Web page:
Numerical JavaScript

I have a terrible record when it comes to making predictions, but there is one notable exception. In 2002, I told a room full of Python programmers in Toronto that they would all be writing JavaScript in ten years’ time. My argument was that since it was the only choice for front-end web programming, it was the one language everyone had to learn, and was therefore going to be the safest bet for back-end projects as well.

I spent the next fifteen years cracking jokes about JavaScript’s many failings as a language. Since changing jobs a few months ago, though, I’ve had to come to grips with its most modern version (ES6), and have been pleasantly surprised. Yes, there are plenty of unpleasant surprises left over from its initial hasty design:

[] + [] → ""              // Concatenating two empty arrays produces a string
[] + {} → [object object] // Empty array plus empty object creates an object…
{} + [] → 0               // …but empty object plus empty array is 0…
{} + {} → NaN             // …and adding two objects is Not A Number

but there are many pleasant surprises too, and derivatives like TypeScript are as comfortable and robust as anything I’ve ever used.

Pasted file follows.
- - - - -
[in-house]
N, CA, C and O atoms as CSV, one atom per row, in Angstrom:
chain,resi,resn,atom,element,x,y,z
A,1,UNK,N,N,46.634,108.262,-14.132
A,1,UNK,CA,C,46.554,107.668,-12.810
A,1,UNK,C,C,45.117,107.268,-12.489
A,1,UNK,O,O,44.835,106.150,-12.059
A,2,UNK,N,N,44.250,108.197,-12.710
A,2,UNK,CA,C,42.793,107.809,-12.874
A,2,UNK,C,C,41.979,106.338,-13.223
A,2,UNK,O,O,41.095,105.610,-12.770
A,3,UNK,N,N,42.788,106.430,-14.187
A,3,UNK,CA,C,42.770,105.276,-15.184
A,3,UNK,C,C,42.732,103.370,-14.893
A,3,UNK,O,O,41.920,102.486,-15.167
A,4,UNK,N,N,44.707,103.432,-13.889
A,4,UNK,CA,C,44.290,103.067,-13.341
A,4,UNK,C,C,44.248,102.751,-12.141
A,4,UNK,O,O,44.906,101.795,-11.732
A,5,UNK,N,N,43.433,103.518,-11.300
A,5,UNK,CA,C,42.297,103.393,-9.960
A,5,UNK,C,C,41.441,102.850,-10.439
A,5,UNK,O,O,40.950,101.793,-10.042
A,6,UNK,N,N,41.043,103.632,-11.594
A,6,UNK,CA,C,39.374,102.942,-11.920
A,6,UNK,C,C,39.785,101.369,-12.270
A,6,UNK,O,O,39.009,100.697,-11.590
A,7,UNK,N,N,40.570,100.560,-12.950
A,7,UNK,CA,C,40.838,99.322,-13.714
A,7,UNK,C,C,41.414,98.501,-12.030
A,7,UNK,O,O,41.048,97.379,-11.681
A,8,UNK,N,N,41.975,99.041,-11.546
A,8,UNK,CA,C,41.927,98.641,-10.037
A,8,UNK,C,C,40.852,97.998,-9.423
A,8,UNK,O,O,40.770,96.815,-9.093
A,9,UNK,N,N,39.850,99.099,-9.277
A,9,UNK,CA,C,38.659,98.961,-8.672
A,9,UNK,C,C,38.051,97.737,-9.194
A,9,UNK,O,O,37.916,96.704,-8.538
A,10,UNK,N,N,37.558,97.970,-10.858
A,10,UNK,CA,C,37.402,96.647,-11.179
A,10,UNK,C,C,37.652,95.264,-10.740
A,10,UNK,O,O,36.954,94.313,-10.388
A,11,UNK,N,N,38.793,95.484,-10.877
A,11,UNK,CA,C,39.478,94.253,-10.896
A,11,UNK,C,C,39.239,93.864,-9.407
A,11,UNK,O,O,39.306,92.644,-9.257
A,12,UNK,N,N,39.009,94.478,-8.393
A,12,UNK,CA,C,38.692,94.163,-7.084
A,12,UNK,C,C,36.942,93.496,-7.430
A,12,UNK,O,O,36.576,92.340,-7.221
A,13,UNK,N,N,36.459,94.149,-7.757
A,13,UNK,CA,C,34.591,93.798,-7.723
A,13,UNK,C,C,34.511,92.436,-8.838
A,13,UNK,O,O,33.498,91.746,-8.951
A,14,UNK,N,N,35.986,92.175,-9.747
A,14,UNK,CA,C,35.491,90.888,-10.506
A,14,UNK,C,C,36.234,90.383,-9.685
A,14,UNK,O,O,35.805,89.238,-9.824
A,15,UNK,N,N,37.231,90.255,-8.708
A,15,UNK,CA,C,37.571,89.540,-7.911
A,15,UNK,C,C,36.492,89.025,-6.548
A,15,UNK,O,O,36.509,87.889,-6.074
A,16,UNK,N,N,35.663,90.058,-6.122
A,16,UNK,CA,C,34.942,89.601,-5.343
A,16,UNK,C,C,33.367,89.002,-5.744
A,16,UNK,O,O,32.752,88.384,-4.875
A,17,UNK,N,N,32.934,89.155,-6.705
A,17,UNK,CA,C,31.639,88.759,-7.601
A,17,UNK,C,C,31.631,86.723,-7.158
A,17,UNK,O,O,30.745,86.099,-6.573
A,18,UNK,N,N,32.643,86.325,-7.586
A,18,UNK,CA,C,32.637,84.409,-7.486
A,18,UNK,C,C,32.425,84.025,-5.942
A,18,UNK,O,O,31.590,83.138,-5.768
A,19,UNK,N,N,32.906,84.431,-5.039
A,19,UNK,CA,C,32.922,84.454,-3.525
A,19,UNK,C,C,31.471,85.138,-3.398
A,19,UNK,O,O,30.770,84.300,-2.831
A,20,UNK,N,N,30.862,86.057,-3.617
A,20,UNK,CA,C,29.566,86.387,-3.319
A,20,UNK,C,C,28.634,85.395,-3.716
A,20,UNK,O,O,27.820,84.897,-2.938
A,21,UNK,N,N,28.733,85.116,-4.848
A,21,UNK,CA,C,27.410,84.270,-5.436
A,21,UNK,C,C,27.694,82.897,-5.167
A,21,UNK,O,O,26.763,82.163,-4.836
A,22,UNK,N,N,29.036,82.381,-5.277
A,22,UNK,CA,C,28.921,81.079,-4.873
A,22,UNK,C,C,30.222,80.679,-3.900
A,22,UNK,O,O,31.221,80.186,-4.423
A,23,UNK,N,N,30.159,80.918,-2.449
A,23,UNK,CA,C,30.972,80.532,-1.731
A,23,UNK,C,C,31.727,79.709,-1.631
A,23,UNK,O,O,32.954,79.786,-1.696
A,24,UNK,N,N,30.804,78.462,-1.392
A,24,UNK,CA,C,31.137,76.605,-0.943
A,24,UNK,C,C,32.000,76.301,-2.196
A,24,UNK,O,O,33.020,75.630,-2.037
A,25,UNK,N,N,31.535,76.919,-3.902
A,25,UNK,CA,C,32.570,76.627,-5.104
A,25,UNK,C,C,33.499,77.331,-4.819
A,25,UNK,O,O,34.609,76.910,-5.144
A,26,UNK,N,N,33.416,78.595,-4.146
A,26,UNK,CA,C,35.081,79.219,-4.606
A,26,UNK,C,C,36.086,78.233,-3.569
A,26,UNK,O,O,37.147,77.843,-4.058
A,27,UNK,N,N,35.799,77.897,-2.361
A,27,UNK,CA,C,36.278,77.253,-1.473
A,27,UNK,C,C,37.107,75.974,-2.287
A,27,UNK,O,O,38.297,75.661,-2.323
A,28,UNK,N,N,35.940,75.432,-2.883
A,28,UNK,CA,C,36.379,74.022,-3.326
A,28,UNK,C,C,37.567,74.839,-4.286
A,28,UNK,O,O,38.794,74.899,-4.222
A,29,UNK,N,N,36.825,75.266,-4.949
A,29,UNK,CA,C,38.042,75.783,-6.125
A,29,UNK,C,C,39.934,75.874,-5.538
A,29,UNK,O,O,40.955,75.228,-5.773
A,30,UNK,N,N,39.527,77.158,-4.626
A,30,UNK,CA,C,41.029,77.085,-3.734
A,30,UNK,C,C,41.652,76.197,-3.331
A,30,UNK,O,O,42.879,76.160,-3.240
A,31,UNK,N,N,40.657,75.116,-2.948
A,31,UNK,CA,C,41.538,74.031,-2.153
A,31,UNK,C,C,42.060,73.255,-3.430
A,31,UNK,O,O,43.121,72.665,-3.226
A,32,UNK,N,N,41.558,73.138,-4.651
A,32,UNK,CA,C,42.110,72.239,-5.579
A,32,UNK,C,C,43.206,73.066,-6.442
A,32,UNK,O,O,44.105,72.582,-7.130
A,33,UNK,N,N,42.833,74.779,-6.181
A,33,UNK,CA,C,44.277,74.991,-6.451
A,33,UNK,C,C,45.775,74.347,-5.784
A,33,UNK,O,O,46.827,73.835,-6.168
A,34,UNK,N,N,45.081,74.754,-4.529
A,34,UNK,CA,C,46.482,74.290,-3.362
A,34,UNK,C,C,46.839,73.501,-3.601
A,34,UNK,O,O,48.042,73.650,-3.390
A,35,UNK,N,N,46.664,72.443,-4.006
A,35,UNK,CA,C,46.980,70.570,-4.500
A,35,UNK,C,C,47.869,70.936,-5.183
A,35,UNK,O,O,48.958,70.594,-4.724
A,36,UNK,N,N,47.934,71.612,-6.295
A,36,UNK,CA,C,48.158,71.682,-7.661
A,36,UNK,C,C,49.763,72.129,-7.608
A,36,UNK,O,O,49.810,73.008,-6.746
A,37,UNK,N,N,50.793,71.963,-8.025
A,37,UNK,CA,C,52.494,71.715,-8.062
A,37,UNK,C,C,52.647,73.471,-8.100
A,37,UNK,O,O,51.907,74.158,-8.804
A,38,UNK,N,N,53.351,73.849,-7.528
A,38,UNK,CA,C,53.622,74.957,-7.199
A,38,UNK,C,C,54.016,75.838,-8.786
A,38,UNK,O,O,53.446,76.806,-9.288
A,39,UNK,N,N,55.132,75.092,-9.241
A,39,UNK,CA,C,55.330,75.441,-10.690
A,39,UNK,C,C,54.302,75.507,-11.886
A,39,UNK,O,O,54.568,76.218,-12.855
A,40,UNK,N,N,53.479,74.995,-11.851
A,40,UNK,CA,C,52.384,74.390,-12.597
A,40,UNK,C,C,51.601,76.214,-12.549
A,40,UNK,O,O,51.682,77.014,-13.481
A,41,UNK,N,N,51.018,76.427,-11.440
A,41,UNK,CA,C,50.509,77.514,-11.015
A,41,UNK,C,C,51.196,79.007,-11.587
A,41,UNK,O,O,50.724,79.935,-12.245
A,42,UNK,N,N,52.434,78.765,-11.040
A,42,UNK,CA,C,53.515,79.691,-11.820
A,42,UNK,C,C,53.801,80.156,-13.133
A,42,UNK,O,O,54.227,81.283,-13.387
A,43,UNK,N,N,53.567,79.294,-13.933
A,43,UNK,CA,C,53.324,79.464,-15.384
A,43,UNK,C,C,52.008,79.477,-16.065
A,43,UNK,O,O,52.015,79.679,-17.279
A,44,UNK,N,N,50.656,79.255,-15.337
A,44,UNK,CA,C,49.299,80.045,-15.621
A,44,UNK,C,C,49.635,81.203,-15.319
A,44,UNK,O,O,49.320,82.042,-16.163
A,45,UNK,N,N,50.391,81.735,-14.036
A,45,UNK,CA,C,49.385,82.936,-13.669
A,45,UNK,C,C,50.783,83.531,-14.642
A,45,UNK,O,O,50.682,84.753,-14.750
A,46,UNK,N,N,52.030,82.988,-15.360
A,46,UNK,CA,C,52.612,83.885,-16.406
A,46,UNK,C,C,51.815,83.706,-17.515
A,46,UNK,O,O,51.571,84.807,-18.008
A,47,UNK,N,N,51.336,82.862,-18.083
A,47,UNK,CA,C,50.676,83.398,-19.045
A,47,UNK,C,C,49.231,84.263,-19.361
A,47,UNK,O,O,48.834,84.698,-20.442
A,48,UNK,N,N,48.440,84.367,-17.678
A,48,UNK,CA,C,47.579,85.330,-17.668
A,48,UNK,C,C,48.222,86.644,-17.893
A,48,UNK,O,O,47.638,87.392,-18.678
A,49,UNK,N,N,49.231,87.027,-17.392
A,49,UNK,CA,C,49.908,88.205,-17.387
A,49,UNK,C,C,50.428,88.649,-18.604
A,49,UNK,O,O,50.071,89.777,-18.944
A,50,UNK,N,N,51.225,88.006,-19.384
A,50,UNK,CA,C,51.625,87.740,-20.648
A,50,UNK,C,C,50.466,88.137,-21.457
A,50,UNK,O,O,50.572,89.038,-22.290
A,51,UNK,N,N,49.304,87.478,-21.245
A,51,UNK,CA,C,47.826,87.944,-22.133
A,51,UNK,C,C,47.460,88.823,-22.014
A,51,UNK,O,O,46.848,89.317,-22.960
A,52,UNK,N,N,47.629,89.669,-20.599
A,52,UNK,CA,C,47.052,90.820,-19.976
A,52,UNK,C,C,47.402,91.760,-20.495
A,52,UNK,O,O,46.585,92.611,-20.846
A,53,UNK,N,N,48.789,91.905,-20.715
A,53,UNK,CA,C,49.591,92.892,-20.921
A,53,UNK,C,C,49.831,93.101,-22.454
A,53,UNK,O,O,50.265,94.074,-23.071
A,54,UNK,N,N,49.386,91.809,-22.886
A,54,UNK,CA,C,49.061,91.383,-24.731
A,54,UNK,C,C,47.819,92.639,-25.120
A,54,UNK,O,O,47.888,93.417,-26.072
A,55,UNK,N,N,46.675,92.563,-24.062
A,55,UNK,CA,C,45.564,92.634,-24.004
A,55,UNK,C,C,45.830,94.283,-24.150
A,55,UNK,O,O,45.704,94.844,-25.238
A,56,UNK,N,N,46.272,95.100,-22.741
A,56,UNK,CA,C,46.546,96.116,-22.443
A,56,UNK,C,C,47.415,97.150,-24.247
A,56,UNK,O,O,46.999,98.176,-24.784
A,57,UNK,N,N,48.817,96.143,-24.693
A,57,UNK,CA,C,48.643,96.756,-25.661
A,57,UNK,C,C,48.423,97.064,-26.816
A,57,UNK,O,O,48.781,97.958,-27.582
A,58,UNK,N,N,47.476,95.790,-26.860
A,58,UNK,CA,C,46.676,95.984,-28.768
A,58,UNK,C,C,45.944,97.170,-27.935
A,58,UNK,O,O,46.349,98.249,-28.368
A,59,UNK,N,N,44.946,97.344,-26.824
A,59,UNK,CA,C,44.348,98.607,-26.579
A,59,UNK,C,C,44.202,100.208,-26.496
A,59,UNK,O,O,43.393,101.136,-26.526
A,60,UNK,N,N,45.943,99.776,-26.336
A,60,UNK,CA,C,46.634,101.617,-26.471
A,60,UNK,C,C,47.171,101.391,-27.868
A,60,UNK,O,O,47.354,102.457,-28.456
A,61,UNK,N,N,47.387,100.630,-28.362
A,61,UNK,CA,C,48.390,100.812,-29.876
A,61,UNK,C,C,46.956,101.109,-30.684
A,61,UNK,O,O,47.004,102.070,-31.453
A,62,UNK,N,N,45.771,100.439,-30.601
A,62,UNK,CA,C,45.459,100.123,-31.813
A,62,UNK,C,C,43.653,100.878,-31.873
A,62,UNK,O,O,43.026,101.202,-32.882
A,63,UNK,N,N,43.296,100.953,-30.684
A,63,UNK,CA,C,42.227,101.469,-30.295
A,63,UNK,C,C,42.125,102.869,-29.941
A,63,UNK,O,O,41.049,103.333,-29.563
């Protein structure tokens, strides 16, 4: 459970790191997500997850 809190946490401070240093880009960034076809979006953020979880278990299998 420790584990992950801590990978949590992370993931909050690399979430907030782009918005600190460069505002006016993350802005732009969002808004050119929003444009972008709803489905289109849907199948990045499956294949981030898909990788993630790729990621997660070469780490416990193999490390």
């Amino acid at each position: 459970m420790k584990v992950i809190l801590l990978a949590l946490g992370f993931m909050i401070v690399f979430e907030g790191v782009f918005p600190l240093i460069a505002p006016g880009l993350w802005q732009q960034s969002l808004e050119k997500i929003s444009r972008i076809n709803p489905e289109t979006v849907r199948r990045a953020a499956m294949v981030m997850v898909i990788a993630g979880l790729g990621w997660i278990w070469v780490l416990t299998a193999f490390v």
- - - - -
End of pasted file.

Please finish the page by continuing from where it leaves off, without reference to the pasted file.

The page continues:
I am therefore going to make another prediction. Ten years from now, I believe that JavaScript (or a derivative with optional strong typing) will have supplanted Python and R as the language of choice for people doing leading-edge open scientific computing. My reasoning is the same as it was in 2002: no matter what else programmers use, they eventually have to learn JavaScript. What’s more, projects like Apache Arrow are going to make it easier to add a high-performance numerical substrate.

The most important qualifier in the preceding paragraph is probably “leading-edge”. Most people crunching numbers today are still using things like MATLAB and Excel, and I don’t expect that to change. What I expect instead is that the 5-15% of scientists who are early adopters of new technology will bypass single-purpose languages like Julia in favor of the one they’re already mastering in order to take advantage of D3 and its ilk. And with major players like Microsoft, Google, and Facebook all working hard to make general-purpose JavaScript faster, it will be harder and harder for niche players to keep up. I’ve been wrong far more often than I’ve been right, but everything I know about how and why computing evolves points this way.

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